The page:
Tag Archives: Arduino Pro Mini

Creating an elaborate BB-8 replica


Inspired by BB-8, one Maker is bringing some Star Wars magic of his own to life with a ball-balancing robot. 


It didn’t take long for everyone (ourselves included) to fall in love with JJ Abrams’s adorable new BB-8 droids, who have stolen much of the Star Wars: The Force Awakens spotlight even before hitting theaters. As you can imagine, countless fans are already counting down the days before the arrival of what will surely be a holiday best-selling robot toy this year. However, instead of waiting, a number of Makers like James Burton have decided to take it into their own hands by devising fully-functioning replicas.

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Whereas the actual character is comprised of two separate parts (a remote-controlled body and a separately remote-controlled head), Burton’s latest project consists of a balancing robot that sits atop a 500mm diameter polysyrene ball serving as its body. This lightweight material gives more relative inertia, and therefore, stability for the droid positioned on top.

As seen when the robotic creature made its debut on stage in Anaheim, the “real” BB-8 features a robotic ball for its body with an independently-moving head that doesn’t fall off, which is clearly the work of physics and maybe some magnets?

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And this Maker has taken a somewhat similar approach. Gyroscopes and accelerometers from SparkFun are tasked with maintaining the ball-balancing robot’s equilibrium. Meanwhile, the Maker has employed an Arduino Pro Mini 5V (ATmega328), a couple motor drivers, a few DC motors, a level shifter, and of course, a set of omni wheels for multi-directional movement. These components are all mounted to a 3D-printed chassis and housed inside a 300mm acrylic hemisphere.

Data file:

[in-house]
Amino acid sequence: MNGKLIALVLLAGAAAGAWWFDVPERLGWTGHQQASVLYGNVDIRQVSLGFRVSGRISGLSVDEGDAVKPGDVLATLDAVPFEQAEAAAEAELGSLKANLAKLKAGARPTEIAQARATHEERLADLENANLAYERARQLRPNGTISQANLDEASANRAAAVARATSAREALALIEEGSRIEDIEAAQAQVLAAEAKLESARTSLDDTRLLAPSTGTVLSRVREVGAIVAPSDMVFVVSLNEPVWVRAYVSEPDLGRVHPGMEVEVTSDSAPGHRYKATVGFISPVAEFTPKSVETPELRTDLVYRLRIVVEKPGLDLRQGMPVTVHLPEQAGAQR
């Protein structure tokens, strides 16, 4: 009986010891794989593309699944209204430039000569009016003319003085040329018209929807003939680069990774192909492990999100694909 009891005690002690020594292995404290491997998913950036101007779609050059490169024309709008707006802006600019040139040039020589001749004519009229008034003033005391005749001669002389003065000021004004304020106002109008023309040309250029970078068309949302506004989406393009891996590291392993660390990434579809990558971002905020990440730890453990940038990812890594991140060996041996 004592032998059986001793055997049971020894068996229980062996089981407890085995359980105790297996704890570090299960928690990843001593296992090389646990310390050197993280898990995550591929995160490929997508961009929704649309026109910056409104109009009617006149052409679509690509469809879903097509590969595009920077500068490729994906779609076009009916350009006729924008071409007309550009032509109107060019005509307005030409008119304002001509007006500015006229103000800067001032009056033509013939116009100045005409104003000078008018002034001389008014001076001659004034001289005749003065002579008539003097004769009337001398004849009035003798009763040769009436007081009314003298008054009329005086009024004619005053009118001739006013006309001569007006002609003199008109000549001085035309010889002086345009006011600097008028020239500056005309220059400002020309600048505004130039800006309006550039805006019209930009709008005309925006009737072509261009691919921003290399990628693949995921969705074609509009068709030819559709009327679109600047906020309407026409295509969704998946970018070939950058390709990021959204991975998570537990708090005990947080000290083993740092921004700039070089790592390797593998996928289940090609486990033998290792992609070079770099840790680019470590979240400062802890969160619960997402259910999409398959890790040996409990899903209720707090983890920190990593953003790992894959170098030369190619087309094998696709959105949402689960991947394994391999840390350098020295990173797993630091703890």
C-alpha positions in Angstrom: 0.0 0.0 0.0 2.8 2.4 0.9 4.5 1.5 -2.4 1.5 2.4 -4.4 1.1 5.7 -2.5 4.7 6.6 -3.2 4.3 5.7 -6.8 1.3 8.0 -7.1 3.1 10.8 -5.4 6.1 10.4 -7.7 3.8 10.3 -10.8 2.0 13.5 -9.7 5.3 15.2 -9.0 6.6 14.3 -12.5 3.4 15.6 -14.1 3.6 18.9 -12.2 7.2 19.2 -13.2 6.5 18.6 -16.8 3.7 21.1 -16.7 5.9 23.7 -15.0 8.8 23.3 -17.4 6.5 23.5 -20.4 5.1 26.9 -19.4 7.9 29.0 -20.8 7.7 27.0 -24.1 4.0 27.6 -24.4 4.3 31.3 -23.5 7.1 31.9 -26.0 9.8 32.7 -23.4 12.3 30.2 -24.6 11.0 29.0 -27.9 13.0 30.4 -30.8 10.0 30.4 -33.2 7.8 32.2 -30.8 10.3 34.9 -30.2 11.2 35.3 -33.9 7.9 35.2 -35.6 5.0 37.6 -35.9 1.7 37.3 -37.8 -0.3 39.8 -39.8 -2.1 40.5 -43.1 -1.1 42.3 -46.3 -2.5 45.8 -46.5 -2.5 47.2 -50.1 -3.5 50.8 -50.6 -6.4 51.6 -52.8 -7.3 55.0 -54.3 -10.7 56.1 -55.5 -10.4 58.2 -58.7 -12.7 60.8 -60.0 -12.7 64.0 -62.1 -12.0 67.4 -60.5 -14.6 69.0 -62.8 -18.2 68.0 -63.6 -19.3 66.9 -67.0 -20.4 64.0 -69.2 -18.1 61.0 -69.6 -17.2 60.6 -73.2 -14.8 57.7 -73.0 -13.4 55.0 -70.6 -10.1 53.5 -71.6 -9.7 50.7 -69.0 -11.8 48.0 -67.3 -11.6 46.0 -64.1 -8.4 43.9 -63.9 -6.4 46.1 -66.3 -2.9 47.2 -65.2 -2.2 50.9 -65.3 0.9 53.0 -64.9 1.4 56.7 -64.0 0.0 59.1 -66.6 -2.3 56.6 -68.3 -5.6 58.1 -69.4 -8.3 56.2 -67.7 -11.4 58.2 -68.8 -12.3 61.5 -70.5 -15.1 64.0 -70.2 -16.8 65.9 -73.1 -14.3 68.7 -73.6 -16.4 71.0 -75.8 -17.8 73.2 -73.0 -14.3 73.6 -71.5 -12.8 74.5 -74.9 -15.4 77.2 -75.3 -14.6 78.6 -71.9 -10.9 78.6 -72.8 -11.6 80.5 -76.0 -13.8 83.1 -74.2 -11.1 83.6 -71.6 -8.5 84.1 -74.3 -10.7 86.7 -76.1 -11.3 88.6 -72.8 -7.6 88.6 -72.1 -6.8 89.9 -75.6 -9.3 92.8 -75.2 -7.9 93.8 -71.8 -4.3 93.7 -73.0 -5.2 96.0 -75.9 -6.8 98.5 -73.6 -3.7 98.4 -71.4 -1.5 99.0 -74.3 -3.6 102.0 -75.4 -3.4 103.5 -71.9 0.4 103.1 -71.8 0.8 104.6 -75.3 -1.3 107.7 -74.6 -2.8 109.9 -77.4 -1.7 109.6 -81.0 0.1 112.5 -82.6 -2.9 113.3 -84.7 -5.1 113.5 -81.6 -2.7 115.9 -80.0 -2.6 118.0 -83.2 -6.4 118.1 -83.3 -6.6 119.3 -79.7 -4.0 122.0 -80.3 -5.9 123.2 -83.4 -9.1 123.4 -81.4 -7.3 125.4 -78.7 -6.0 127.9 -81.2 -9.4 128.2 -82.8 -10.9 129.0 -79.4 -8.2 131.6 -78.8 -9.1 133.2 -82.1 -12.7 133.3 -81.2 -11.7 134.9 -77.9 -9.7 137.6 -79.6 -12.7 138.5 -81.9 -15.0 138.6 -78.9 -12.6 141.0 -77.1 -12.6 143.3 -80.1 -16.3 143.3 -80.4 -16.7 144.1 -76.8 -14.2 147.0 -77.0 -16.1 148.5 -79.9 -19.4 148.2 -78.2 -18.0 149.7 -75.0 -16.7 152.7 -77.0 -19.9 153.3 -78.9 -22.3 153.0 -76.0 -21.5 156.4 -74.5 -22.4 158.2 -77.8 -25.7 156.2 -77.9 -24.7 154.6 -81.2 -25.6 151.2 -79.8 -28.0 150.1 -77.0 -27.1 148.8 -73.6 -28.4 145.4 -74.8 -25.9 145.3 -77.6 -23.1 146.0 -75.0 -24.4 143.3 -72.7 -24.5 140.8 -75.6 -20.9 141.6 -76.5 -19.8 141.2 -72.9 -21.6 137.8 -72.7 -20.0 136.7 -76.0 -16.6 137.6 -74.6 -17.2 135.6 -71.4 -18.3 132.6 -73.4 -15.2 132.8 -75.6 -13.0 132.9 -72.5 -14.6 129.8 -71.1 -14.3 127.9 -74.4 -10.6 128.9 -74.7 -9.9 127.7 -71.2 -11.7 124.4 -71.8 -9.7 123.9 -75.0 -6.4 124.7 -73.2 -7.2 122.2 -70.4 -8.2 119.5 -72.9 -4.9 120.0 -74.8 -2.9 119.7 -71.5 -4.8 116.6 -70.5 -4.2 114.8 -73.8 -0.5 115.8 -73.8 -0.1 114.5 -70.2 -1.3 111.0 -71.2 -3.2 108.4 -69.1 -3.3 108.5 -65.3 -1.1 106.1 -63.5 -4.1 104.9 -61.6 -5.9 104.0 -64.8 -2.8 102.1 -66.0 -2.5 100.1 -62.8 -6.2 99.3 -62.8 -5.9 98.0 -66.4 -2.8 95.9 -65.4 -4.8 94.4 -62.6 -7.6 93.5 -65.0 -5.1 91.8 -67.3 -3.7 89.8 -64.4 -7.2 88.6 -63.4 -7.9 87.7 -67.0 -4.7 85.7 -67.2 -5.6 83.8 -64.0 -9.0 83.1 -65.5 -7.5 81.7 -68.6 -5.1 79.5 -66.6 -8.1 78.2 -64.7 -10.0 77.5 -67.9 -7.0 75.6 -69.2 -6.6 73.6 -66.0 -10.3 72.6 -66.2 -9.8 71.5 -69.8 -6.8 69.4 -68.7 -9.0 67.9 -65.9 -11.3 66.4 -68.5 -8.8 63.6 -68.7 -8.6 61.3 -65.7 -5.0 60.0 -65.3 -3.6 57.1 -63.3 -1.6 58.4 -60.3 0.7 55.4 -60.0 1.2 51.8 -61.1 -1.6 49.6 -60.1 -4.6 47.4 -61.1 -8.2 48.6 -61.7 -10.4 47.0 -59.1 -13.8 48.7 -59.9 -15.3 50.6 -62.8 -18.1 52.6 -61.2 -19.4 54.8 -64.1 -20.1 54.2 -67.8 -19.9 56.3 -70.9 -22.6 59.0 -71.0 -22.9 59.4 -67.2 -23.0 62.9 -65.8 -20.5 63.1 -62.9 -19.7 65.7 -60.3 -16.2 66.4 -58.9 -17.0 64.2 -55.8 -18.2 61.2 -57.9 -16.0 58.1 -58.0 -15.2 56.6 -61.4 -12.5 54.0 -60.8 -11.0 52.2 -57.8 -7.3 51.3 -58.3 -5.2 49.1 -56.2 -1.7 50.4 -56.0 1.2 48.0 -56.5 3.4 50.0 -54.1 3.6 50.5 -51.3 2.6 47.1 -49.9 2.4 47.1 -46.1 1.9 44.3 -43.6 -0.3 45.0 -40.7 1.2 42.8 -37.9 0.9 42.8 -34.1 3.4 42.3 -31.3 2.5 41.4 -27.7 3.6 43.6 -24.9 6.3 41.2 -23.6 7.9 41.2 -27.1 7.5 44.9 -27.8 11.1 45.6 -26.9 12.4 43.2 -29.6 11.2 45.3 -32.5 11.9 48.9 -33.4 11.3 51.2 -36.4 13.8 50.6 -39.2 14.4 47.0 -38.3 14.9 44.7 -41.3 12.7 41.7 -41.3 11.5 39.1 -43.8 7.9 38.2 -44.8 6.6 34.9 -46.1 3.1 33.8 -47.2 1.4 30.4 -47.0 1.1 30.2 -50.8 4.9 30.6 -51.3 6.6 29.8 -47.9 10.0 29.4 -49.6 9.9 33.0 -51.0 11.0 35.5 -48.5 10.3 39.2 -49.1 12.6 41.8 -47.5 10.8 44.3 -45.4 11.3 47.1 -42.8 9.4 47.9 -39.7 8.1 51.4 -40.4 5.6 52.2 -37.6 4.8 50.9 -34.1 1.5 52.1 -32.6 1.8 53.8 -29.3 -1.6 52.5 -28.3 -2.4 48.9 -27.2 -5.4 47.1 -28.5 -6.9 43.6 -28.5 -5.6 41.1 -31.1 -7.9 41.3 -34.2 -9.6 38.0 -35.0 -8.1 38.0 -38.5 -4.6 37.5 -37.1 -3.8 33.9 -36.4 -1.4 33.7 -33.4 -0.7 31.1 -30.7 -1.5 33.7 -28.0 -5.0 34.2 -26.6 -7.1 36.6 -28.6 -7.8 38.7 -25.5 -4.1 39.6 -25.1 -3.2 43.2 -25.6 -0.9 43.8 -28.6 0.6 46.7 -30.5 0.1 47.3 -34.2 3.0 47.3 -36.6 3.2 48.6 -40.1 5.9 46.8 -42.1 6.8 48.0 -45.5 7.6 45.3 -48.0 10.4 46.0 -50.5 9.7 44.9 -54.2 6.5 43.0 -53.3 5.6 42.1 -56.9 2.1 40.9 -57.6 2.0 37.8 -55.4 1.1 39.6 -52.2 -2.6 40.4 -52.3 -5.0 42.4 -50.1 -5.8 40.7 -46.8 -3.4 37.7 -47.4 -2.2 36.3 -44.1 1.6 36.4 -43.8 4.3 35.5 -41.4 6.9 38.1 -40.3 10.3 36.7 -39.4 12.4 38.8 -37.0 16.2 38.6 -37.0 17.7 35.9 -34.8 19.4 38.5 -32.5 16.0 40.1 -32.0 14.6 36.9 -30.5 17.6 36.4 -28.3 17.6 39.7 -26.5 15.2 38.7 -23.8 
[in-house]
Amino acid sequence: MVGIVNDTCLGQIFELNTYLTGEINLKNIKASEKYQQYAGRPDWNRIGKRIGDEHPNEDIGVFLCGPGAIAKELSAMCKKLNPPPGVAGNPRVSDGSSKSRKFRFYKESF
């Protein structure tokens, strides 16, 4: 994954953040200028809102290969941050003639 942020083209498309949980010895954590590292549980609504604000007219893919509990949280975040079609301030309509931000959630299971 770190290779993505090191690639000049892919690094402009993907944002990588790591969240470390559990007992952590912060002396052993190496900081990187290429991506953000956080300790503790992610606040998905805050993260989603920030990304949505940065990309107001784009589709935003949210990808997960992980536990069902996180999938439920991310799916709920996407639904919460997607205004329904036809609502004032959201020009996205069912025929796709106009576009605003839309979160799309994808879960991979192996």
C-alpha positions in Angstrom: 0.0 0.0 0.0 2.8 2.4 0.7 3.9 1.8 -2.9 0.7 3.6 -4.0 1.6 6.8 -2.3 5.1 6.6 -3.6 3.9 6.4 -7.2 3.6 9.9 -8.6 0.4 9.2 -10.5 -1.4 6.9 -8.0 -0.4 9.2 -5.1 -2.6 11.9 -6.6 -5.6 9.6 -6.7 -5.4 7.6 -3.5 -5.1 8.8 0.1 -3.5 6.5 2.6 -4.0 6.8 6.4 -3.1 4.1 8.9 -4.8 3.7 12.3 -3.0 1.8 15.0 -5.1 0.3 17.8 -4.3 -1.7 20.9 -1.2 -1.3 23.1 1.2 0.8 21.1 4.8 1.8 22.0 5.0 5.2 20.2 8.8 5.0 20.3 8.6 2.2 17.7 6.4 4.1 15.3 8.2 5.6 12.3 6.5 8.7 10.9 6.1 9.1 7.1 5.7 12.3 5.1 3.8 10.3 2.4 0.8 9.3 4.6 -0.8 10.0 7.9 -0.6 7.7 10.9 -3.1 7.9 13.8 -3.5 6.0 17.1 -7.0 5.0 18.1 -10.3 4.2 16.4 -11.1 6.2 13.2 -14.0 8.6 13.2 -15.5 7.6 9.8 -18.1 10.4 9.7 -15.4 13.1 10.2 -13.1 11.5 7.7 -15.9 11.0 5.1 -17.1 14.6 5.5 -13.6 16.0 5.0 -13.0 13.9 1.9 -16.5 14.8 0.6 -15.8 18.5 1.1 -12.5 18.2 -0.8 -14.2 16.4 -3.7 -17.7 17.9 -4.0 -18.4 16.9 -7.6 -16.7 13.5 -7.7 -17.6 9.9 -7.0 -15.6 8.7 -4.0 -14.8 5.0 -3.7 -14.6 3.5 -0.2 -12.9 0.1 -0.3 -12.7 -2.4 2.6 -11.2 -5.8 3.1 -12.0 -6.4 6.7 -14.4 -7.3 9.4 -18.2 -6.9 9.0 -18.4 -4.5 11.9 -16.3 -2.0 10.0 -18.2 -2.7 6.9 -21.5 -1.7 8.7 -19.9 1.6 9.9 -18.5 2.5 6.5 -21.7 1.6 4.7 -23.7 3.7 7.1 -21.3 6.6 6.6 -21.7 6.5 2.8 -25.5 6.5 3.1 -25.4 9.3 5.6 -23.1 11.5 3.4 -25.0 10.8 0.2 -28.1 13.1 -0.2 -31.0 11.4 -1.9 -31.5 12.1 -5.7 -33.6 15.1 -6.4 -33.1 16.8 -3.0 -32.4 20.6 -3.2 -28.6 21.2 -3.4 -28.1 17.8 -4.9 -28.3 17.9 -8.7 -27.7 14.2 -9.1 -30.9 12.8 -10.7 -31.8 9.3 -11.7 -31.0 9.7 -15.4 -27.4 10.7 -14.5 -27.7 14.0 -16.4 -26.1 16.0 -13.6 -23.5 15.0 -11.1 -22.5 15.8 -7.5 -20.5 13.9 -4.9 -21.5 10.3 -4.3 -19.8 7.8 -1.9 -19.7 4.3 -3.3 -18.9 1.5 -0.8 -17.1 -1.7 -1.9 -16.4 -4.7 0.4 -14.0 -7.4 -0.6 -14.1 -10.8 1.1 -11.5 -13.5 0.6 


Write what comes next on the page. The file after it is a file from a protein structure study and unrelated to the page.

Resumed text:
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With that working well, he also tried to make it remote-controlled. This required the addition of an RC receiver along with another Arduino that offsets the gyro value to make it roll in one direction. For a while, BB-8 was only capable of running on carpet; however, as you can imagine when trying to demonstrate the project at shows and other conventions, carrying around a small piece of rug could be quite tedious. So in an effort to solve this problem, Burton improved his design with some trial-and-error by adding ball bearings inside the hollow sphere, thereby emulating the slowness of carpet.

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With a little more 3D printing for additional details, such as its eyes, and some airbrushing of its exterior, Burton was just about complete with his impressive project — that is at least, until he begins a second version. For those of you who are familiar with this Maker’s work, it should come as no surprise that he has put together an extremely elaborate playlist of steps, which you can find below. Interested? You can find the project and its entire code on Github.

Vinduino is a wine grower’s water saving project


Vineyard + Arduino = Vinduino


Given the current water crisis affecting the Golden State, farmers are constantly seeking alternative ways to reduce agricultural consumption. Take Reinier van der Lee, for example, who has developed a solution that can cut H2O use by up to 25%. And for that reason alone, it makes for an excellent Hackaday Prize entry.